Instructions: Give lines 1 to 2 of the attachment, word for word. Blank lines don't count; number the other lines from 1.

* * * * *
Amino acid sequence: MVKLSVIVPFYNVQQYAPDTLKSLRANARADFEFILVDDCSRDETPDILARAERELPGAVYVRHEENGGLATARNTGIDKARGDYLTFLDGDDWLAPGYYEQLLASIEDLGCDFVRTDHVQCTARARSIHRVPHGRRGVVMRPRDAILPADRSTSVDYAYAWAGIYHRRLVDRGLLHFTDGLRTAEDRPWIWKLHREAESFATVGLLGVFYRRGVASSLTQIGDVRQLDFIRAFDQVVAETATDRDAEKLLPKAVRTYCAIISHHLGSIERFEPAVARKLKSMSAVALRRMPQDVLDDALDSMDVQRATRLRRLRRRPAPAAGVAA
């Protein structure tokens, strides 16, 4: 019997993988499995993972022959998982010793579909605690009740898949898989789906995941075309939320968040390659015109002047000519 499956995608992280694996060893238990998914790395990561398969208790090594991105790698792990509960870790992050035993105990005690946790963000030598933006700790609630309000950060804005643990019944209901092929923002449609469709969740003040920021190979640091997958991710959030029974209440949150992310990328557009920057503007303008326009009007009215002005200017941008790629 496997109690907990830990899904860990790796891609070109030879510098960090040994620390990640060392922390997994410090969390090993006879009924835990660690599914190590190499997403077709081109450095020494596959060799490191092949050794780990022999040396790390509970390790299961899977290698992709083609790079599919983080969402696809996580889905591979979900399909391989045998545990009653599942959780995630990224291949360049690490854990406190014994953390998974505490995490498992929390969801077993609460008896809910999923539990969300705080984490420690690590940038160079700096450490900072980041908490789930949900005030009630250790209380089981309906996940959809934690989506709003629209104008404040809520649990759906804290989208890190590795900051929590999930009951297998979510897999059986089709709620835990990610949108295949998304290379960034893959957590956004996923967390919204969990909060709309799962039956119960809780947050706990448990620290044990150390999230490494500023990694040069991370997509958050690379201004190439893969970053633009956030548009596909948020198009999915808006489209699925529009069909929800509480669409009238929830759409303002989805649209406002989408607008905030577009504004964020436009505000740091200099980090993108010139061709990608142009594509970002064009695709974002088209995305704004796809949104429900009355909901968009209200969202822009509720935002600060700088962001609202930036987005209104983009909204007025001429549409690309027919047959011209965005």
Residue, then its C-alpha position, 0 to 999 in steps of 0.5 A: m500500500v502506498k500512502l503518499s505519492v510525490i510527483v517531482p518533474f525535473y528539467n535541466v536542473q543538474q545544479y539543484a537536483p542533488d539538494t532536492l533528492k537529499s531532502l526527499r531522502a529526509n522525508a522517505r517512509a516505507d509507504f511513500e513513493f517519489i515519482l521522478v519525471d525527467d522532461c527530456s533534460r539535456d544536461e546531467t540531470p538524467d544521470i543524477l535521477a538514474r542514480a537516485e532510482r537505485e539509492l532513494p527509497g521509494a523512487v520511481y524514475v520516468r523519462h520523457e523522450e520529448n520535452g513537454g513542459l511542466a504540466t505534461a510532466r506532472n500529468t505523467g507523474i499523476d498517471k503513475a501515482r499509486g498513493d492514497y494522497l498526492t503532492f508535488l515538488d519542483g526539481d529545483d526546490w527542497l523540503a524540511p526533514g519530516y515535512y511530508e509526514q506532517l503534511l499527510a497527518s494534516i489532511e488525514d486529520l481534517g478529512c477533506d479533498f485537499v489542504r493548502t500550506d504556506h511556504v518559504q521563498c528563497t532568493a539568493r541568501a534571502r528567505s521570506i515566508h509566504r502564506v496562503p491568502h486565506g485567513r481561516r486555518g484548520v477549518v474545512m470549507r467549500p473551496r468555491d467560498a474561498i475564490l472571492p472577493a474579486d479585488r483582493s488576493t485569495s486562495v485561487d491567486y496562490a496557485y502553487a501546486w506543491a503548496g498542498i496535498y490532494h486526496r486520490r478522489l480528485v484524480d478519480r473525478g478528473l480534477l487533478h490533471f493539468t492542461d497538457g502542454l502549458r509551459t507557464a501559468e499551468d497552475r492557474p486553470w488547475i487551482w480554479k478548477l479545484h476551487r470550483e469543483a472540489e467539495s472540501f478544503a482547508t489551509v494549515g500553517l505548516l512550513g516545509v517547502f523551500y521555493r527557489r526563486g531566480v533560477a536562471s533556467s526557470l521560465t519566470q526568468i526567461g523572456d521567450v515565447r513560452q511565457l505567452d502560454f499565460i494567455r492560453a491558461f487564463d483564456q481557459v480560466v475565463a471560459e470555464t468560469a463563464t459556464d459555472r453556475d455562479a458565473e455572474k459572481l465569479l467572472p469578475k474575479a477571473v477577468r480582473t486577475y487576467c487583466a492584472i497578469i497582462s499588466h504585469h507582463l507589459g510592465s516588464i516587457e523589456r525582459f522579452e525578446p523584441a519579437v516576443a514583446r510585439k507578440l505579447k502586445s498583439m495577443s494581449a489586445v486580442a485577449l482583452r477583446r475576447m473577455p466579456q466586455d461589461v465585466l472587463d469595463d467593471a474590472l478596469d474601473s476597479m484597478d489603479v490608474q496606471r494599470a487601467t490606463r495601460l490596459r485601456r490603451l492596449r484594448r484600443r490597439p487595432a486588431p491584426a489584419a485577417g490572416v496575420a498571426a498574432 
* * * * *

Amino acid sequence: MVKLSVIVPFYNVQQYAPDTLKSLRANARADFEFILVDDCSRDETPDILARAERELPGAVYVRHEENGGLATARNTGIDKARGDYLTFLDGDDWLAPGYYEQLLASIEDLGCDFVRTDHVQCTARARSIHRVPHGRRGVVMRPRDAILPADRSTSVDYAYAWAGIYHRRLVDRGLLHFTDGLRTAEDRPWIWKLHREAESFATVGLLGVFYRRGVASSLTQIGDVRQLDFIRAFDQVVAETATDRDAEKLLPKAVRTYCAIISHHLGSIERFEPAVARKLKSMSAVALRRMPQDVLDDALDSMDVQRATRLRRLRRRPAPAAGVAA
């Protein structure tokens, strides 16, 4: 019997993988499995993972022959998982010793579909605690009740898949898989789906995941075309939320968040390659015109002047000519 499956995608992280694996060893238990998914790395990561398969208790090594991105790698792990509960870790992050035993105990005690946790963000030598933006700790609630309000950060804005643990019944209901092929923002449609469709969740003040920021190979640091997958991710959030029974209440949150992310990328557009920057503007303008326009009007009215002005200017941008790629 496997109690907990830990899904860990790796891609070109030879510098960090040994620390990640060392922390997994410090969390090993006879009924835990660690599914190590190499997403077709081109450095020494596959060799490191092949050794780990022999040396790390509970390790299961899977290698992709083609790079599919983080969402696809996580889905591979979900399909391989045998545990009653599942959780995630990224291949360049690490854990406190014994953390998974505490995490498992929390969801077993609460008896809910999923539990969300705080984490420690690590940038160079700096450490900072980041908490789930949900005030009630250790209380089981309906996940959809934690989506709003629209104008404040809520649990759906804290989208890190590795900051929590999930009951297998979510897999059986089709709620835990990610949108295949998304290379960034893959957590956004996923967390919204969990909060709309799962039956119960809780947050706990448990620290044990150390999230490494500023990694040069991370997509958050690379201004190439893969970053633009956030548009596909948020198009999915808006489209699925529009069909929800509480669409009238929830759409303002989805649209406002989408607008905030577009504004964020436009505000740091200099980090993108010139061709990608142009594509970002064009695709974002088209995305704004796809949104429900009355909901968009209200969202822009509720935002600060700088962001609202930036987005209104983009909204007025001429549409690309027919047959011209965005």